Since early December 2016, Chile has been suffering from the worst wildfires it has experienced in more than three decades. Over 1.5 million acres have burned, including 1,644 homes and 11 fatalities have been attributed to the fires, including the entire village of Santa Olga burnt to the ground and a Single Engine Air Tanker (SEAT) pilot who lost his life in the line of duty.

In January Chilean President, Michelle Bachalet sent out an international appeal for help in the form of more aerial resources. Chile has a much different wildland firefighting infrastructure than the United States. Most Chilean firefighters are volunteers and with primary funding through The National Forest Corporation or CONAF.

This is a non-profit organization made up of timber companies and private landowners. The Chilean government makes contributions through this organization. The Ministry of the Interior’s Office of Emergency is responsible for contracting a handful of SEATs and helicopters used in aerial firefighting.

When the appeal for worldwide help went out, the obvious question was, “Who is going to pay for it?” One of the first aircraft to respond to the disaster was Global Supertankers B-747-400 based in Colorado Springs Colorado.

Fresh off a mission in Israel in November, the big Boeing made the five-thousand plus mile trip to Santiago arriving January 25. It was immediately put to work and its 20,000-gallon drop capacity soon made a difference in the firefight. After being credited with saving several communities from certain destruction, the SuperTanker team was given an award by the Chilean Red Cross for its humanitarian act.

Global Supertankers mission was initially funded by Ben and Lucy Ana Walton of Wal-Mart, along with Luksic, a Chilean business consortium. As the battle continued, numerous other aircraft began to show up. Brazil sent a military Lockheed C-130 equipped with a Modular Aerial Fire Fighting System (MAFFS).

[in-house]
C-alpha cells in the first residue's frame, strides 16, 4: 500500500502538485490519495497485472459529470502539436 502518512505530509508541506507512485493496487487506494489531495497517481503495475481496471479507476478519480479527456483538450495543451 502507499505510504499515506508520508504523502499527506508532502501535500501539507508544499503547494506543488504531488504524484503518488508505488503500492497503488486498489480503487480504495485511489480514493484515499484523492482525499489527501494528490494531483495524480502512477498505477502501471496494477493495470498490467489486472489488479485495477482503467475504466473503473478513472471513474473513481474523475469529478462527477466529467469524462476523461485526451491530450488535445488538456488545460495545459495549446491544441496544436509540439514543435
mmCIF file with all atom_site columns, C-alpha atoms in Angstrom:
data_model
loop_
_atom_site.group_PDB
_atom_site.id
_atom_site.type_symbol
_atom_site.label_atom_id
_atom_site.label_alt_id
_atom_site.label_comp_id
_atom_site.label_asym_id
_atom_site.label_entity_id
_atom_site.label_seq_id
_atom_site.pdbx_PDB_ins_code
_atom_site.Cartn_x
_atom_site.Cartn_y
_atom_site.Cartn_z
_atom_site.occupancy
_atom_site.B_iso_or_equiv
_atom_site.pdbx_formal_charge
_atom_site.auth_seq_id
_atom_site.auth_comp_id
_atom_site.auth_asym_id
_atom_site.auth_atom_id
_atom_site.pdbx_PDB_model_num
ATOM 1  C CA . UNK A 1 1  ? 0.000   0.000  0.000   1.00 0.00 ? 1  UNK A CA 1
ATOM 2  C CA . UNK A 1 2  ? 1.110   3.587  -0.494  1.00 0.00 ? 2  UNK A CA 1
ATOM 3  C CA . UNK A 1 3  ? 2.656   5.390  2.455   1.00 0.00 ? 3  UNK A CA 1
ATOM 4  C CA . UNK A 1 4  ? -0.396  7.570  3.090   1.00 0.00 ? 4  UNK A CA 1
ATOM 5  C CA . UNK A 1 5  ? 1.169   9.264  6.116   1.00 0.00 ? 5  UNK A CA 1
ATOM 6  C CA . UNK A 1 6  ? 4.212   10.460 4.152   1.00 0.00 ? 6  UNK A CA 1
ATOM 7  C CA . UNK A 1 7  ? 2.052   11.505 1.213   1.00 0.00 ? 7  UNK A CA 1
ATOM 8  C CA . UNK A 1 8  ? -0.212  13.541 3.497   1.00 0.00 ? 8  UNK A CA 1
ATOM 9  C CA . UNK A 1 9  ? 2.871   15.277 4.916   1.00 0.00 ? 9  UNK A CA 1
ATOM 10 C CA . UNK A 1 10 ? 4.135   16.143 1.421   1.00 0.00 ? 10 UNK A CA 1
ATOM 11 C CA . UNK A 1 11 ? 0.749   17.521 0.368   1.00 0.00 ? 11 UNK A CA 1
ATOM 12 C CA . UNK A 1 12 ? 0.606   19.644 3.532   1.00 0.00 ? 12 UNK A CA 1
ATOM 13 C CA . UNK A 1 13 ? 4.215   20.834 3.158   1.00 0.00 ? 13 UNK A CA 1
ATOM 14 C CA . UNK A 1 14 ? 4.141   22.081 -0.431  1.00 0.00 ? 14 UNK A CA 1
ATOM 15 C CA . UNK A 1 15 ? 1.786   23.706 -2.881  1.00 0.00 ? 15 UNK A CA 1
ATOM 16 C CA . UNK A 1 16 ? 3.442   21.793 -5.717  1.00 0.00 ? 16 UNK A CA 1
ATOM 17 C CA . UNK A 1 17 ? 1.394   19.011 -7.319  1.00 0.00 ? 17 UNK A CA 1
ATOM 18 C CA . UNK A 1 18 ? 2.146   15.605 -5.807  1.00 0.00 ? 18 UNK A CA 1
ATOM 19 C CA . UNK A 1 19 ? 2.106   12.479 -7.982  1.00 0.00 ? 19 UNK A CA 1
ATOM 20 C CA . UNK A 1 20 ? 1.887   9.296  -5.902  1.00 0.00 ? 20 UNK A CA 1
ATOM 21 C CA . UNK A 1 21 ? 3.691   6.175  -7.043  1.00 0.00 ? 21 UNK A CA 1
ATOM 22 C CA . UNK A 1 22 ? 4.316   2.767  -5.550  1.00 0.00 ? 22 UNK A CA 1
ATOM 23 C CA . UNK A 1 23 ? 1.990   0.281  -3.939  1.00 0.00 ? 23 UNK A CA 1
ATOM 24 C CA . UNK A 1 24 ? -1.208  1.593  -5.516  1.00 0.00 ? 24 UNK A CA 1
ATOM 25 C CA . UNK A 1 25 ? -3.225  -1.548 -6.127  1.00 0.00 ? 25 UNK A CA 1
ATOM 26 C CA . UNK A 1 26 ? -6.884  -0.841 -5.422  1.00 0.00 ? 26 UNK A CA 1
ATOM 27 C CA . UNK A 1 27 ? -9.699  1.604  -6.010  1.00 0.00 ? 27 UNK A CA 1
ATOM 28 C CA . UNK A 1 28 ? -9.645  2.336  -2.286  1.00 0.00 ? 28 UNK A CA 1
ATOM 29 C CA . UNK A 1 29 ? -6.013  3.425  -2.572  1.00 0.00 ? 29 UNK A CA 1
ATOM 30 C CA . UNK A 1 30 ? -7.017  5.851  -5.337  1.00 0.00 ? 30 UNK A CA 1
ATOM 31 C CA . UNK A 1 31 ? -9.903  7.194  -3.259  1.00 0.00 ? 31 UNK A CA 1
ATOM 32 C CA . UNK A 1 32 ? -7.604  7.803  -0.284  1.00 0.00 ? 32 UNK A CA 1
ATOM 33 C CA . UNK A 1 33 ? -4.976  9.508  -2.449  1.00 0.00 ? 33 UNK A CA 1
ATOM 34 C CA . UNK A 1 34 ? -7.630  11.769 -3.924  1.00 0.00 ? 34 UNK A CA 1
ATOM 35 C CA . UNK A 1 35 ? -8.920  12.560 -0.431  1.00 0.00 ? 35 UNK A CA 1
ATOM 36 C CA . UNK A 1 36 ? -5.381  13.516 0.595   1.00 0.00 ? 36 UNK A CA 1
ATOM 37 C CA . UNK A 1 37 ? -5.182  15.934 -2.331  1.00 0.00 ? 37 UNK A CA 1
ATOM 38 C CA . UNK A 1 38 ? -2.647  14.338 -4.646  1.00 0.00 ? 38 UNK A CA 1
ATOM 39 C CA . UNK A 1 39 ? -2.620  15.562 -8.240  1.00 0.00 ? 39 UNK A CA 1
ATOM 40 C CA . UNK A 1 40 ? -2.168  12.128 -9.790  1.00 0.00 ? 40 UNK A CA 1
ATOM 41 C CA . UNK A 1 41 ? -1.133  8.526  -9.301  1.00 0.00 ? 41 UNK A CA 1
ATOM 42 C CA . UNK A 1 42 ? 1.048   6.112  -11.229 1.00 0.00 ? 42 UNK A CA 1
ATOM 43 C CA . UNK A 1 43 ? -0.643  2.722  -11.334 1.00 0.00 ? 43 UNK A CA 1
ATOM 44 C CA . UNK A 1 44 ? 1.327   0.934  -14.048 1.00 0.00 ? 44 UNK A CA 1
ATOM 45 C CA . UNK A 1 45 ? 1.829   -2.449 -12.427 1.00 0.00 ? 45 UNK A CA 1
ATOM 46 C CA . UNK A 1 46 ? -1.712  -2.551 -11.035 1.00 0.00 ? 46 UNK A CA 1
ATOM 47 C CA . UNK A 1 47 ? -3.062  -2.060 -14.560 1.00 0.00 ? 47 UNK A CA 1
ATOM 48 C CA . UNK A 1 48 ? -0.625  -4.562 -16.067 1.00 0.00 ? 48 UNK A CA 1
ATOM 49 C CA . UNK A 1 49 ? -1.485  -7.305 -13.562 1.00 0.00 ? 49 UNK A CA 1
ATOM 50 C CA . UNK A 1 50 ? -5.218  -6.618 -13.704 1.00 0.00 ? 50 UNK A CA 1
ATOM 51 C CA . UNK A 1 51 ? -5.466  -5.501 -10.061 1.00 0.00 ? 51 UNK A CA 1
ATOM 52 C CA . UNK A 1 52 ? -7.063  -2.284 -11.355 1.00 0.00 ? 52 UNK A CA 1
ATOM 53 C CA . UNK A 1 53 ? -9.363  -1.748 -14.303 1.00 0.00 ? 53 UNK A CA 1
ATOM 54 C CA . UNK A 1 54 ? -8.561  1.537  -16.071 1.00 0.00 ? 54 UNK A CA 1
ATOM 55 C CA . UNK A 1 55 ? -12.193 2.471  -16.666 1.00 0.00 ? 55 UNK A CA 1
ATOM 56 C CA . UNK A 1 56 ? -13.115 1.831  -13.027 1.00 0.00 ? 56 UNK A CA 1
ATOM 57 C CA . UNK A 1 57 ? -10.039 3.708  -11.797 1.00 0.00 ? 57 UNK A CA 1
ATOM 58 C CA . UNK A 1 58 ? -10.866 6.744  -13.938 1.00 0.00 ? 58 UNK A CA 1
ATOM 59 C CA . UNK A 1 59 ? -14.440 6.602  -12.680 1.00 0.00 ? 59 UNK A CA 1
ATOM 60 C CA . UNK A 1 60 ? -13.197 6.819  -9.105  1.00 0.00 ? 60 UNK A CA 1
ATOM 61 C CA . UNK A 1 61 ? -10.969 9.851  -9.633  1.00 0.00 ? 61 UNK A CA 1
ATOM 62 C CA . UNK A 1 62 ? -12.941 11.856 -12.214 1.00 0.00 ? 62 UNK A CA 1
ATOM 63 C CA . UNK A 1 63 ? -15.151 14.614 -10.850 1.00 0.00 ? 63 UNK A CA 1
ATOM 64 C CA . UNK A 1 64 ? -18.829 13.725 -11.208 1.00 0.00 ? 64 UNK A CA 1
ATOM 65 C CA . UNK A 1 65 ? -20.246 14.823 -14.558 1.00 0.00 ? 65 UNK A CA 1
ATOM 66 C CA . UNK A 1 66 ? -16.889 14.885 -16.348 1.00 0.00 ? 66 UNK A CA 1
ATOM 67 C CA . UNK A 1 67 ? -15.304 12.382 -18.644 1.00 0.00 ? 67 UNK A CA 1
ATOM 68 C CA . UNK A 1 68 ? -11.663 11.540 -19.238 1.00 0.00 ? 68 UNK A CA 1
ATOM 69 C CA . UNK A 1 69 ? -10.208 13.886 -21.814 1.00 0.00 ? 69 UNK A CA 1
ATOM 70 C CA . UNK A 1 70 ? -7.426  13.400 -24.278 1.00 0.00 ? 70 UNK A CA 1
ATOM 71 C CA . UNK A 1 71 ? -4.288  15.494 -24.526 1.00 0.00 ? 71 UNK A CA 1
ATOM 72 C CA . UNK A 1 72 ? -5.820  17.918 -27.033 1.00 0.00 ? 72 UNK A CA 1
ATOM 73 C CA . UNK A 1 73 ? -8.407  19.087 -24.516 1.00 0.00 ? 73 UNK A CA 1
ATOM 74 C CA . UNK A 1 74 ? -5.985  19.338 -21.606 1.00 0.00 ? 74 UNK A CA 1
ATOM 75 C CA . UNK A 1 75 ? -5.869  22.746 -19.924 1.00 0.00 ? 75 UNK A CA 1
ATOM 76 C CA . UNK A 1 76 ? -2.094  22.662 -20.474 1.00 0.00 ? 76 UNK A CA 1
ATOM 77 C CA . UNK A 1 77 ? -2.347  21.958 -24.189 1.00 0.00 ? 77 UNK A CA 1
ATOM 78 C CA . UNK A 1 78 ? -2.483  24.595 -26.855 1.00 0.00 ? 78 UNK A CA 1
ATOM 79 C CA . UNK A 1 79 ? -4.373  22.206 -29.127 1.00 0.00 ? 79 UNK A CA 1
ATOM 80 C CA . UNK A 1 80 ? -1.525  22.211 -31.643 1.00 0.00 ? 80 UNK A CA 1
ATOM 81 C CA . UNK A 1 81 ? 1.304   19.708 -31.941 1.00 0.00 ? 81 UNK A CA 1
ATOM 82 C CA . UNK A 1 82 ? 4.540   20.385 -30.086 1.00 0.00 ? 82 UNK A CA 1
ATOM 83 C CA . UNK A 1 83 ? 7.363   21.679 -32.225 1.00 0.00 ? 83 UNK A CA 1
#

In early February, Tanker 03, a Neptune BAe-146 heavy air tanker arrived in country, along with an Erickson Sky Crane. A Russian IL-76 with its 11,500-gallon drop capacity was soon sharing the ramp with the B-747 in Santiago. An Antonov An-124 cargo plane arrived with three Bell 205s and one Kamax 1200 helicopters tucked neatly inside. Two SEATs from Aero Tech based in Clovis, New Mexico even made the long flight south to help out. The host country supplied a twin engined turboprop CASA to serve as aerial supervision and lead plane.

Although aerial firefighters often cross international borders, the flow of aid into Chile is totally unprecedented at this point in history. Today’s jet powered air tankers and long range cargo delivery may make it more common in the future. It is still not clear where all of the funding will originate and there have already been charges of collusion among some of the companies involved.

The results are clear that property and lives were saved. It is reported that the majority of the fires are caused by arson and this will continue until Mother Nature brings fall weather to the Southern Hemisphere.

The Boeing 747 Global SuperTanker departing from Colorado Springs Colorado on January, 24th to arrive in Santiago at dawn on the 25th to initiate heavy tanker firefighting there.

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